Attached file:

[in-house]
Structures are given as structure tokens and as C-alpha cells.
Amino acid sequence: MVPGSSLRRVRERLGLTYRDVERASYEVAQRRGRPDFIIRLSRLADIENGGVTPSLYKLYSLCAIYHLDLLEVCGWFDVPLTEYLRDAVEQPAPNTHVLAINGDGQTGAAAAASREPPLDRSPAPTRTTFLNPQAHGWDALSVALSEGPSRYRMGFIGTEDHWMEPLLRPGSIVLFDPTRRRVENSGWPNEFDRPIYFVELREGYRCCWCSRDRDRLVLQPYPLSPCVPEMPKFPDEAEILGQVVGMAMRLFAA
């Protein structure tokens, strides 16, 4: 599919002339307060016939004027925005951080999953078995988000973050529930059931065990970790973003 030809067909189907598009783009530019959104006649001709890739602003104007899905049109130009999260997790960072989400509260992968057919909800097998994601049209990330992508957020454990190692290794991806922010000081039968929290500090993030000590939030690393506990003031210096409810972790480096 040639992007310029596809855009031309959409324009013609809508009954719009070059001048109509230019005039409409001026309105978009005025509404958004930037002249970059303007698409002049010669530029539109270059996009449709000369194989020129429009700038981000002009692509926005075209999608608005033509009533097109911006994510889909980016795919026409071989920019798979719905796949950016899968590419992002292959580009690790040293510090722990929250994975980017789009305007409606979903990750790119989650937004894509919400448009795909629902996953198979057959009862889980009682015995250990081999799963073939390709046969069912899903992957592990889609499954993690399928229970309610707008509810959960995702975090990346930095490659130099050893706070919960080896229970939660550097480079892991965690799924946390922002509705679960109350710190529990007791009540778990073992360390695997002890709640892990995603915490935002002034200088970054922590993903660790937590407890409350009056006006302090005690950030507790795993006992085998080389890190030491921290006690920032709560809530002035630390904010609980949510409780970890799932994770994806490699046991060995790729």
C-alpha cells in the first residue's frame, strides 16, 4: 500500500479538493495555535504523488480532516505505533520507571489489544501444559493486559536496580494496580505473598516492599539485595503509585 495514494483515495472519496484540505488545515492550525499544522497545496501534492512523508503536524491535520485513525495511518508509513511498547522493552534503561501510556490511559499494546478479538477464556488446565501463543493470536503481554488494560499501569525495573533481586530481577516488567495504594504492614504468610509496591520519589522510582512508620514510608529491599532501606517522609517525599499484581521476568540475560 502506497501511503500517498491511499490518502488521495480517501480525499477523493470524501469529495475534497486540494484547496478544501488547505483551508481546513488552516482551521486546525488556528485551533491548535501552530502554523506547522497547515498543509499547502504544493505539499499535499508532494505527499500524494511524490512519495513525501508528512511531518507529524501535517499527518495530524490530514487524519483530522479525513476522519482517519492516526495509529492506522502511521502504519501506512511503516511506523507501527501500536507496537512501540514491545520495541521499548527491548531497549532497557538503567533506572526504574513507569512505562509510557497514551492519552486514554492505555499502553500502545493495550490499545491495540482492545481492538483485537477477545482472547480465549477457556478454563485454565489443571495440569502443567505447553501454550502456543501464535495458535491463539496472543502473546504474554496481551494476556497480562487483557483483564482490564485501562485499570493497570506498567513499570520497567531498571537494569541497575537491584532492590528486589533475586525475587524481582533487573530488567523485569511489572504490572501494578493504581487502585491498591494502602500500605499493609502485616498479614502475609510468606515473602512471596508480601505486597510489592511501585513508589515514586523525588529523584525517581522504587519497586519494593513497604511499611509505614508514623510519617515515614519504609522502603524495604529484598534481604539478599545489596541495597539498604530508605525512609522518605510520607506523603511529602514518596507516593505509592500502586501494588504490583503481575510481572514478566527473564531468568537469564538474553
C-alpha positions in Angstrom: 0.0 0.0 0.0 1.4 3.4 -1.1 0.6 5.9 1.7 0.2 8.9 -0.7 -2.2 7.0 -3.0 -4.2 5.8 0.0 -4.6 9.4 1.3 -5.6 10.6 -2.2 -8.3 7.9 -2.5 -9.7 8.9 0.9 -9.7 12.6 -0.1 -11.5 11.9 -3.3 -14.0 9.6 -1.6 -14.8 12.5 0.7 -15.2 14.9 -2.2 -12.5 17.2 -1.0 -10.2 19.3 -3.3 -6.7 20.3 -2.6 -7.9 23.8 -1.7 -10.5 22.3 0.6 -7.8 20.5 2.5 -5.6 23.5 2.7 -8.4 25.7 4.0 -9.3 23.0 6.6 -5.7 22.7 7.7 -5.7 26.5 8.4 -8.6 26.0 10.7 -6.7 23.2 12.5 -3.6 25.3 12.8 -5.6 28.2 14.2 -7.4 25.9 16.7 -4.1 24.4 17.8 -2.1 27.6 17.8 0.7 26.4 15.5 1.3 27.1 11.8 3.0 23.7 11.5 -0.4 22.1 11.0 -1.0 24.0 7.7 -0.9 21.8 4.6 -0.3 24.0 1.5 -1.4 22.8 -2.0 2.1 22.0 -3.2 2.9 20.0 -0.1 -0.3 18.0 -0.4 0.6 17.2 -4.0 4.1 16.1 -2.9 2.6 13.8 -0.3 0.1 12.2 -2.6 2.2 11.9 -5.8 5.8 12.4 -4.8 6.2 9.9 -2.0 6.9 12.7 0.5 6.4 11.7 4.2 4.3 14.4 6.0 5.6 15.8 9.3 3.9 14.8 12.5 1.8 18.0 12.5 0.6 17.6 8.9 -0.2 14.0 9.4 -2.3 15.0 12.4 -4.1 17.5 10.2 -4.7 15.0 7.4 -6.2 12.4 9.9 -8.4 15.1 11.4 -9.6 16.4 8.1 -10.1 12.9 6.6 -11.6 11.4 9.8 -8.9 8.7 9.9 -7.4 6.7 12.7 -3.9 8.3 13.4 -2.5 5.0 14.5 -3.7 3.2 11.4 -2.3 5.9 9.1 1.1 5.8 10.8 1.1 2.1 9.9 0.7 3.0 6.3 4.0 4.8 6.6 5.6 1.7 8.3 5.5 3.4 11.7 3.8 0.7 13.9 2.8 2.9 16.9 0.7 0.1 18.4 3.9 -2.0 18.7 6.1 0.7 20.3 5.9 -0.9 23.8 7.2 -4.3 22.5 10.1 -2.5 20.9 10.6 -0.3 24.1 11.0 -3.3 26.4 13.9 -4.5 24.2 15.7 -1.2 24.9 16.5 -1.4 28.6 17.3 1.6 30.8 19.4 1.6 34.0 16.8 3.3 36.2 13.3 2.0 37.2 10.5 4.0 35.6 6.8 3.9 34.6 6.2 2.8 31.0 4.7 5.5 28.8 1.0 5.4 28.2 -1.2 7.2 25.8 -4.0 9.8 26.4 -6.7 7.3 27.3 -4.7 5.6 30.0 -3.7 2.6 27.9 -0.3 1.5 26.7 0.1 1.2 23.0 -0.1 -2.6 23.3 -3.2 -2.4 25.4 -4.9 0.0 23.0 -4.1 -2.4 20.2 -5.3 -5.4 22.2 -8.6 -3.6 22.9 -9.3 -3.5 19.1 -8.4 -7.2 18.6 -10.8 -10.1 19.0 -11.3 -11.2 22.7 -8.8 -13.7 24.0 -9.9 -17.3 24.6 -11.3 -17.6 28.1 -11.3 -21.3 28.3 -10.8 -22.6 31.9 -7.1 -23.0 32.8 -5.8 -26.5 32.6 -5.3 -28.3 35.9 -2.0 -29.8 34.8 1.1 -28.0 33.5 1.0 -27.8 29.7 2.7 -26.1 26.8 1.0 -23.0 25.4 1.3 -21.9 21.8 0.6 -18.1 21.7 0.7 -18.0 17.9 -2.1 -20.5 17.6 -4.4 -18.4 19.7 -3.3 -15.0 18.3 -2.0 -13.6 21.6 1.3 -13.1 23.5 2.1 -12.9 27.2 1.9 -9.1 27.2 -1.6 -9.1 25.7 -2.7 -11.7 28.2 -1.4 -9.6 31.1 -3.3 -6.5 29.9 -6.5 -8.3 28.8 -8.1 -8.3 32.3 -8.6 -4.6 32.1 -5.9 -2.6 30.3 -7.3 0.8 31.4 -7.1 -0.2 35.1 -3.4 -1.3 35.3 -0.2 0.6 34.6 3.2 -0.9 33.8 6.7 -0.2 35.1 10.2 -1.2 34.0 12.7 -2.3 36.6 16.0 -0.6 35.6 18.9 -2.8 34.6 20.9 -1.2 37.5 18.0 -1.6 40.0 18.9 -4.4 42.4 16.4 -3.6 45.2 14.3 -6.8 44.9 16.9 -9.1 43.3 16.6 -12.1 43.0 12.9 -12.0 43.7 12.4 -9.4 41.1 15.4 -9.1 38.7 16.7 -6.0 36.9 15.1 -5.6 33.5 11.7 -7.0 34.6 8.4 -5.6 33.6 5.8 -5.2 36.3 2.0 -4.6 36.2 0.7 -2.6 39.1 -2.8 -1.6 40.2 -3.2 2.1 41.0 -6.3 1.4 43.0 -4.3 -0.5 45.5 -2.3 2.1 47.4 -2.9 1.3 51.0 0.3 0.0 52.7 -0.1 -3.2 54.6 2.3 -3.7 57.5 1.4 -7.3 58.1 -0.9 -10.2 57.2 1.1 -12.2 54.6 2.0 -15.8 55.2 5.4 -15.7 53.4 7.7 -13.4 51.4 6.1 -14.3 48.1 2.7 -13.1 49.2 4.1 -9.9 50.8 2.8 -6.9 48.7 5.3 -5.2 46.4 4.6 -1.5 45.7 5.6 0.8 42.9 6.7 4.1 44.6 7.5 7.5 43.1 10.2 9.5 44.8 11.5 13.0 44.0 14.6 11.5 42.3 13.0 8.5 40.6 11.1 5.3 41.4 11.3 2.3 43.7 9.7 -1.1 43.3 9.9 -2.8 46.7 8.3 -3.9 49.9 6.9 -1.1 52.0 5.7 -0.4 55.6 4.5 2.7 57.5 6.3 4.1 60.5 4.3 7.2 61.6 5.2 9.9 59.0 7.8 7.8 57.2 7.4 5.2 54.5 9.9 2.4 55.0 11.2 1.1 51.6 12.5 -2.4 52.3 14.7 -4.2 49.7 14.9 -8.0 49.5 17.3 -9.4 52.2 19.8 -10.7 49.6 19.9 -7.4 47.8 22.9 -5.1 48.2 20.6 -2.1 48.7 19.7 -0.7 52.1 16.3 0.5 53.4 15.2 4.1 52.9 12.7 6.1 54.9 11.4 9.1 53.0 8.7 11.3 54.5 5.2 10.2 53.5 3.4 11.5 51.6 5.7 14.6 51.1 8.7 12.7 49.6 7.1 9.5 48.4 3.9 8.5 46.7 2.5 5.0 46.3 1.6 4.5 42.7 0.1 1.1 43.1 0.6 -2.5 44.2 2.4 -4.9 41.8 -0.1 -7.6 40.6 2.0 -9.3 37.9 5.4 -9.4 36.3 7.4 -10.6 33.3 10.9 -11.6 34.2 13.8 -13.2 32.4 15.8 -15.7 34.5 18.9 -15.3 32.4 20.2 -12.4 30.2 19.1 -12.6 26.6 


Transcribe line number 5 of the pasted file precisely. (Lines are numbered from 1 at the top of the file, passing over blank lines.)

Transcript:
C-alpha cells in the first residue's frame, strides 16, 4: 500500500479538493495555535504523488480532516505505533520507571489489544501444559493486559536496580494496580505473598516492599539485595503509585 495514494483515495472519496484540505488545515492550525499544522497545496501534492512523508503536524491535520485513525495511518508509513511498547522493552534503561501510556490511559499494546478479538477464556488446565501463543493470536503481554488494560499501569525495573533481586530481577516488567495504594504492614504468610509496591520519589522510582512508620514510608529491599532501606517522609517525599499484581521476568540475560 502506497501511503500517498491511499490518502488521495480517501480525499477523493470524501469529495475534497486540494484547496478544501488547505483551508481546513488552516482551521486546525488556528485551533491548535501552530502554523506547522497547515498543509499547502504544493505539499499535499508532494505527499500524494511524490512519495513525501508528512511531518507529524501535517499527518495530524490530514487524519483530522479525513476522519482517519492516526495509529492506522502511521502504519501506512511503516511506523507501527501500536507496537512501540514491545520495541521499548527491548531497549532497557538503567533506572526504574513507569512505562509510557497514551492519552486514554492505555499502553500502545493495550490499545491495540482492545481492538483485537477477545482472547480465549477457556478454563485454565489443571495440569502443567505447553501454550502456543501464535495458535491463539496472543502473546504474554496481551494476556497480562487483557483483564482490564485501562485499570493497570506498567513499570520497567531498571537494569541497575537491584532492590528486589533475586525475587524481582533487573530488567523485569511489572504490572501494578493504581487502585491498591494502602500500605499493609502485616498479614502475609510468606515473602512471596508480601505486597510489592511501585513508589515514586523525588529523584525517581522504587519497586519494593513497604511499611509505614508514623510519617515515614519504609522502603524495604529484598534481604539478599545489596541495597539498604530508605525512609522518605510520607506523603511529602514518596507516593505509592500502586501494588504490583503481575510481572514478566527473564531468568537469564538474553